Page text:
This is not so much a review of a single art exhibit but a call to action for art lovers. It’s a chance to shine the spotlight on the wonderful Fabrica.
Fabrica is a well-established visual arts company that holds a variety of exhibits in a former Regency church. Situated on the corner of Duke Street, Fabrica opened in 1996 and was co-founded by artistic visionary Matthew Miller ,who jokingly referred to it as “the best gallery you’ve never heard of”. To some extent his words still ring true. I’m astonished at the amount of people who walk right past the reconstructed Holy Trinity Church and never know that it houses some of the finest artistic efforts in the city.
Fabrica has come a long way since it’s humble beginnings and is now supported by the likes of Arts Council England, Time & Place Project, WAIDE and the council.
From installations to photo exhibits, Fabrica and the artists work tirelessly to deliver spectacular displays. I have seen three exhibits and attended an art fair that have all been magnificent and moving in different ways. The most recent was in late November 2014 when artist Simon Faithfull held his REEF exhibit. It was a wonderful notion that involved the sinking of a fishing boat called the Briony Victoria. The 32 ton sunken boat was covered in cameras and recorded the formation of an entirely new reef off the coast of England. It is this kind of innovation that you can find at Fabrica.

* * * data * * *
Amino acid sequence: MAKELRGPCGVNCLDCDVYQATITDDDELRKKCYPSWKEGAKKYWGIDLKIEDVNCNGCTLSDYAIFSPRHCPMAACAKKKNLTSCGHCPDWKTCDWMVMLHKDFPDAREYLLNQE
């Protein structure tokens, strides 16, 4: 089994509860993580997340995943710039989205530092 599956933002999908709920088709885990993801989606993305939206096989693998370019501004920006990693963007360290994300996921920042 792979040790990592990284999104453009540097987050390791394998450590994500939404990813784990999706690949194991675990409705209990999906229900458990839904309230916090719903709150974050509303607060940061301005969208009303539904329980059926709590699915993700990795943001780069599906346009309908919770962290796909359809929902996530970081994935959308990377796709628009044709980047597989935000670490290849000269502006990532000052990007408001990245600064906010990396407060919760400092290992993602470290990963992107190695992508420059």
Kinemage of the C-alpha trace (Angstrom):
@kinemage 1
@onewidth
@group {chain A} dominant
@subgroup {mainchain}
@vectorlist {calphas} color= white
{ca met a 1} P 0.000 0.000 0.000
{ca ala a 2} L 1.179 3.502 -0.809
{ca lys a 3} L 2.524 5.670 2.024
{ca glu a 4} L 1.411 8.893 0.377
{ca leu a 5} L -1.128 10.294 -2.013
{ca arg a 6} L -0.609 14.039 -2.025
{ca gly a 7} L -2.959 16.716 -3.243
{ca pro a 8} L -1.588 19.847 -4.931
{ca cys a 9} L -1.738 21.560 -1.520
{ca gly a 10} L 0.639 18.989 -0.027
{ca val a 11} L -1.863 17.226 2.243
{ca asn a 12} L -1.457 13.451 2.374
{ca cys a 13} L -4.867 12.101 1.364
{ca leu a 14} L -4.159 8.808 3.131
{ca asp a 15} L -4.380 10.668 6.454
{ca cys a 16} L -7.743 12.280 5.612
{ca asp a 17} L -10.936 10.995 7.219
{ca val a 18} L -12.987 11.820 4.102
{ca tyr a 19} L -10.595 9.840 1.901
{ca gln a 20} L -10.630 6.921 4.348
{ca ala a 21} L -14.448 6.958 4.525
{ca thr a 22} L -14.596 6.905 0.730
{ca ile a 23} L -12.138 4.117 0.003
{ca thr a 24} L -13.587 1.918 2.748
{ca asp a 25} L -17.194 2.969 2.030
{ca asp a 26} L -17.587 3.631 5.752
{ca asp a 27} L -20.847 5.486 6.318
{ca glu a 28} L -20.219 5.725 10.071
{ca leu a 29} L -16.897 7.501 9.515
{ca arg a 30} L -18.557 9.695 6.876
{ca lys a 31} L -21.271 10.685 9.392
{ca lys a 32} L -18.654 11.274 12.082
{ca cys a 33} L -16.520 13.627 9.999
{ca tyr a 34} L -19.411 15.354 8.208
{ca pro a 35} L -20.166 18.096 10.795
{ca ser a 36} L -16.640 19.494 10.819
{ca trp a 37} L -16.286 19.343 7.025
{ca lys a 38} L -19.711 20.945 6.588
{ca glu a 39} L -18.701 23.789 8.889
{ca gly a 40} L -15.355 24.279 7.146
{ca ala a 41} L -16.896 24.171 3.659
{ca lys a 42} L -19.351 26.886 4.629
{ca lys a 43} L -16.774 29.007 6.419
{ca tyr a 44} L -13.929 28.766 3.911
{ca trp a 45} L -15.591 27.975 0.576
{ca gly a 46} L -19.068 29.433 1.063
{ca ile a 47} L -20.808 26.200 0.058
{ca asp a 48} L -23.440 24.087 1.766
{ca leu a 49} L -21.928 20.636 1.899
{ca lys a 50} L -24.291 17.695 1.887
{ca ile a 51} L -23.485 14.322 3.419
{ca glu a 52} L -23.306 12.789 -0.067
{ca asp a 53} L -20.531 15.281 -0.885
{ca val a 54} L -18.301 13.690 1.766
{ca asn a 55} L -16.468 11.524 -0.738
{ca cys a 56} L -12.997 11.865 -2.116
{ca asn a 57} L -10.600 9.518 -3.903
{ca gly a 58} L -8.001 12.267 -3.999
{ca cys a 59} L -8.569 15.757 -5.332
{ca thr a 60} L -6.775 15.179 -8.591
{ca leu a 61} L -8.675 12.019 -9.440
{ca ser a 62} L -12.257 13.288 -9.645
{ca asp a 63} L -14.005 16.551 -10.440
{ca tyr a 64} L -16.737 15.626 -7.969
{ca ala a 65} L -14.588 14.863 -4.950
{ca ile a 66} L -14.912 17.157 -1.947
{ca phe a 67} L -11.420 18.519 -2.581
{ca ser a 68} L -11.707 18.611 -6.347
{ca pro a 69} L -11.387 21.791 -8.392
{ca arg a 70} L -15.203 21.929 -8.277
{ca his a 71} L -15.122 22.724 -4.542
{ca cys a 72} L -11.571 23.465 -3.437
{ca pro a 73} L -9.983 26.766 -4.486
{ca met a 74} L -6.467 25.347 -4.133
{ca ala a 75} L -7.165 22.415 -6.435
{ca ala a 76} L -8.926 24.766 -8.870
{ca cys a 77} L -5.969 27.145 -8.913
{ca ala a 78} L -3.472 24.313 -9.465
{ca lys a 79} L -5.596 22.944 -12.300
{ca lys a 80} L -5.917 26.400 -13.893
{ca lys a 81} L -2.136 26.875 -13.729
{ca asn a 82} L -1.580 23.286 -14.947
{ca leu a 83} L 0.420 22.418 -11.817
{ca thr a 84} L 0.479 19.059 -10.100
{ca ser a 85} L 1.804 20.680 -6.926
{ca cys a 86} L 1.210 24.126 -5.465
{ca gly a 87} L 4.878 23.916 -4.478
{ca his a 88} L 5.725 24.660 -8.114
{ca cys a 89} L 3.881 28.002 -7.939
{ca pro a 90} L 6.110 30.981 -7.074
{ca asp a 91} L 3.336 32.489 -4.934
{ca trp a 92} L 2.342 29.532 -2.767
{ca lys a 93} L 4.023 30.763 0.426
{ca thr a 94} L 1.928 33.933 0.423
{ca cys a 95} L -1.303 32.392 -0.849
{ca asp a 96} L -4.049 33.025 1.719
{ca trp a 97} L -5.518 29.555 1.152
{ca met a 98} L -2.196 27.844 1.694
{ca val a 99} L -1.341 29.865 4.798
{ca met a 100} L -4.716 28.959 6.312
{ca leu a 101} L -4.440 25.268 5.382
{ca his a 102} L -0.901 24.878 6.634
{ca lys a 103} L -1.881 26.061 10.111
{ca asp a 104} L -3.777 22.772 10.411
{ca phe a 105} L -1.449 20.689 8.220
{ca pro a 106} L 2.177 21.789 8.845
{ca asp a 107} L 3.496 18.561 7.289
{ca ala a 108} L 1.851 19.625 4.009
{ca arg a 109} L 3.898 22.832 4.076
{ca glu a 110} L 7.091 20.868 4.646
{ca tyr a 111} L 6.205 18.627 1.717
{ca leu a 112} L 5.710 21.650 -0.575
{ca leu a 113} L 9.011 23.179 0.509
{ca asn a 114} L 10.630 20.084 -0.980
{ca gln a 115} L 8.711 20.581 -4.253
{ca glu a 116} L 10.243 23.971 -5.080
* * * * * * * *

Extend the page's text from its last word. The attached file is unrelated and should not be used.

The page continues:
My favourite exhibit by far was The Beautiful Horizon, No Olho da Rua. This display of photographs was the result of a long term cooperation between young homeless people living in Belo Horizonte, Brazil and Brazilian artists Julian Germain, Patricia Azevedo & Murilo Godoy. The installation had 16 years of photographs taken by the artists and poverty stricken Brazilians. It was a deeply moving portrayal of the downtrodden lower class and a chance for them to express themselves in a visual medium.
Fabrica is fantastic as a concept and a venue. The high ceilings and ethereal nature of the converted church building adds to the ambience of anything put inside it. It’s a multi-purpose space; large yet intimate and houses some of Brighton’s most prolific artistic concepts and brightest minds.
Check out their upcoming exhibits.